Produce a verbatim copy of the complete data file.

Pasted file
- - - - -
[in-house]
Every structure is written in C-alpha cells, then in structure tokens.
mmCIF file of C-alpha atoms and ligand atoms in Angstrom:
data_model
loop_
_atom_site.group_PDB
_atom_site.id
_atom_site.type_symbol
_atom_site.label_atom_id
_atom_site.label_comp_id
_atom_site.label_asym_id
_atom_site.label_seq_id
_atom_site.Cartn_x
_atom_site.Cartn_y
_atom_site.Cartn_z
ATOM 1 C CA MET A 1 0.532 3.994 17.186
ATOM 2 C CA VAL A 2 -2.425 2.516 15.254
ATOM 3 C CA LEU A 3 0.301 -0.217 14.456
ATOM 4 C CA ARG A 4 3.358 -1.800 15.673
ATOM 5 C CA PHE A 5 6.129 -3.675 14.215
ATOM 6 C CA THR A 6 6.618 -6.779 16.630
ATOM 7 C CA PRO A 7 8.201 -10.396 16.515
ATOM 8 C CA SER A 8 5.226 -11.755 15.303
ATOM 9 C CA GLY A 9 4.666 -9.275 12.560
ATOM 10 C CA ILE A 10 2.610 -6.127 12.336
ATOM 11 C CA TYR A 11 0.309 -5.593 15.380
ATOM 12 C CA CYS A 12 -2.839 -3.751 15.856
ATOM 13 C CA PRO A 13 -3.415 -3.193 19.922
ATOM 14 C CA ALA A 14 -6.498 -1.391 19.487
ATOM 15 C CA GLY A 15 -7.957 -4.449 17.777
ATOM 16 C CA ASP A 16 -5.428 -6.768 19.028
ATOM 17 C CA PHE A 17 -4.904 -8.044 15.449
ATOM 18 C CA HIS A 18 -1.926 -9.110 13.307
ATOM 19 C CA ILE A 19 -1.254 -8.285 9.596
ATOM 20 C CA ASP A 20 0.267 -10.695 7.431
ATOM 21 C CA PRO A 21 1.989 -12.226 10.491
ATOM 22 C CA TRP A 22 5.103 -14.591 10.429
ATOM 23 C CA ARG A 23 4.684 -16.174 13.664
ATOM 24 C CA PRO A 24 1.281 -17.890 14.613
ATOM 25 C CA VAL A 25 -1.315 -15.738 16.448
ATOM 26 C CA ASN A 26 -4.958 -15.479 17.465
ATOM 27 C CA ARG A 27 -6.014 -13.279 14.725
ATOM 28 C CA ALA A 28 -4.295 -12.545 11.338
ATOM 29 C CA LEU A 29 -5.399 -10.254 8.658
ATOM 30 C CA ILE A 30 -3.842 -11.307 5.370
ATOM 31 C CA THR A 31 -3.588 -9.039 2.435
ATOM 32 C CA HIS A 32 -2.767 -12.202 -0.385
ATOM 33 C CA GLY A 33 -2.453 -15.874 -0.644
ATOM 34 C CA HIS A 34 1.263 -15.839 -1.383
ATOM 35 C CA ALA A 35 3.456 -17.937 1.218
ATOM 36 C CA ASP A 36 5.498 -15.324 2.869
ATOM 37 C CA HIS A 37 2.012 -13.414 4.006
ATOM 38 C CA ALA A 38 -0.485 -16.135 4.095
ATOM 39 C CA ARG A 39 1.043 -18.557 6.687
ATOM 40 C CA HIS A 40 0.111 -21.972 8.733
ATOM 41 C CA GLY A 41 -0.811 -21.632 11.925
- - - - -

[in-house]
Every structure is written in C-alpha cells, then in structure tokens.
mmCIF file of C-alpha atoms and ligand atoms in Angstrom:
data_model
loop_
_atom_site.group_PDB
_atom_site.id
_atom_site.type_symbol
_atom_site.label_atom_id
_atom_site.label_comp_id
_atom_site.label_asym_id
_atom_site.label_seq_id
_atom_site.Cartn_x
_atom_site.Cartn_y
_atom_site.Cartn_z
ATOM 1 C CA MET A 1 0.532 3.994 17.186
ATOM 2 C CA VAL A 2 -2.425 2.516 15.254
ATOM 3 C CA LEU A 3 0.301 -0.217 14.456
ATOM 4 C CA ARG A 4 3.358 -1.800 15.673
ATOM 5 C CA PHE A 5 6.129 -3.675 14.215
ATOM 6 C CA THR A 6 6.618 -6.779 16.630
ATOM 7 C CA PRO A 7 8.201 -10.396 16.515
ATOM 8 C CA SER A 8 5.226 -11.755 15.303
ATOM 9 C CA GLY A 9 4.666 -9.275 12.560
ATOM 10 C CA ILE A 10 2.610 -6.127 12.336
ATOM 11 C CA TYR A 11 0.309 -5.593 15.380
ATOM 12 C CA CYS A 12 -2.839 -3.751 15.856
ATOM 13 C CA PRO A 13 -3.415 -3.193 19.922
ATOM 14 C CA ALA A 14 -6.498 -1.391 19.487
ATOM 15 C CA GLY A 15 -7.957 -4.449 17.777
ATOM 16 C CA ASP A 16 -5.428 -6.768 19.028
ATOM 17 C CA PHE A 17 -4.904 -8.044 15.449
ATOM 18 C CA HIS A 18 -1.926 -9.110 13.307
ATOM 19 C CA ILE A 19 -1.254 -8.285 9.596
ATOM 20 C CA ASP A 20 0.267 -10.695 7.431
ATOM 21 C CA PRO A 21 1.989 -12.226 10.491
ATOM 22 C CA TRP A 22 5.103 -14.591 10.429
ATOM 23 C CA ARG A 23 4.684 -16.174 13.664
ATOM 24 C CA PRO A 24 1.281 -17.890 14.613
ATOM 25 C CA VAL A 25 -1.315 -15.738 16.448
ATOM 26 C CA ASN A 26 -4.958 -15.479 17.465
ATOM 27 C CA ARG A 27 -6.014 -13.279 14.725
ATOM 28 C CA ALA A 28 -4.295 -12.545 11.338
ATOM 29 C CA LEU A 29 -5.399 -10.254 8.658
ATOM 30 C CA ILE A 30 -3.842 -11.307 5.370
ATOM 31 C CA THR A 31 -3.588 -9.039 2.435
ATOM 32 C CA HIS A 32 -2.767 -12.202 -0.385
ATOM 33 C CA GLY A 33 -2.453 -15.874 -0.644
ATOM 34 C CA HIS A 34 1.263 -15.839 -1.383
ATOM 35 C CA ALA A 35 3.456 -17.937 1.218
ATOM 36 C CA ASP A 36 5.498 -15.324 2.869
ATOM 37 C CA HIS A 37 2.012 -13.414 4.006
ATOM 38 C CA ALA A 38 -0.485 -16.135 4.095
ATOM 39 C CA ARG A 39 1.043 -18.557 6.687
ATOM 40 C CA HIS A 40 0.111 -21.972 8.733
ATOM 41 C CA GLY A 41 -0.811 -21.632 11.925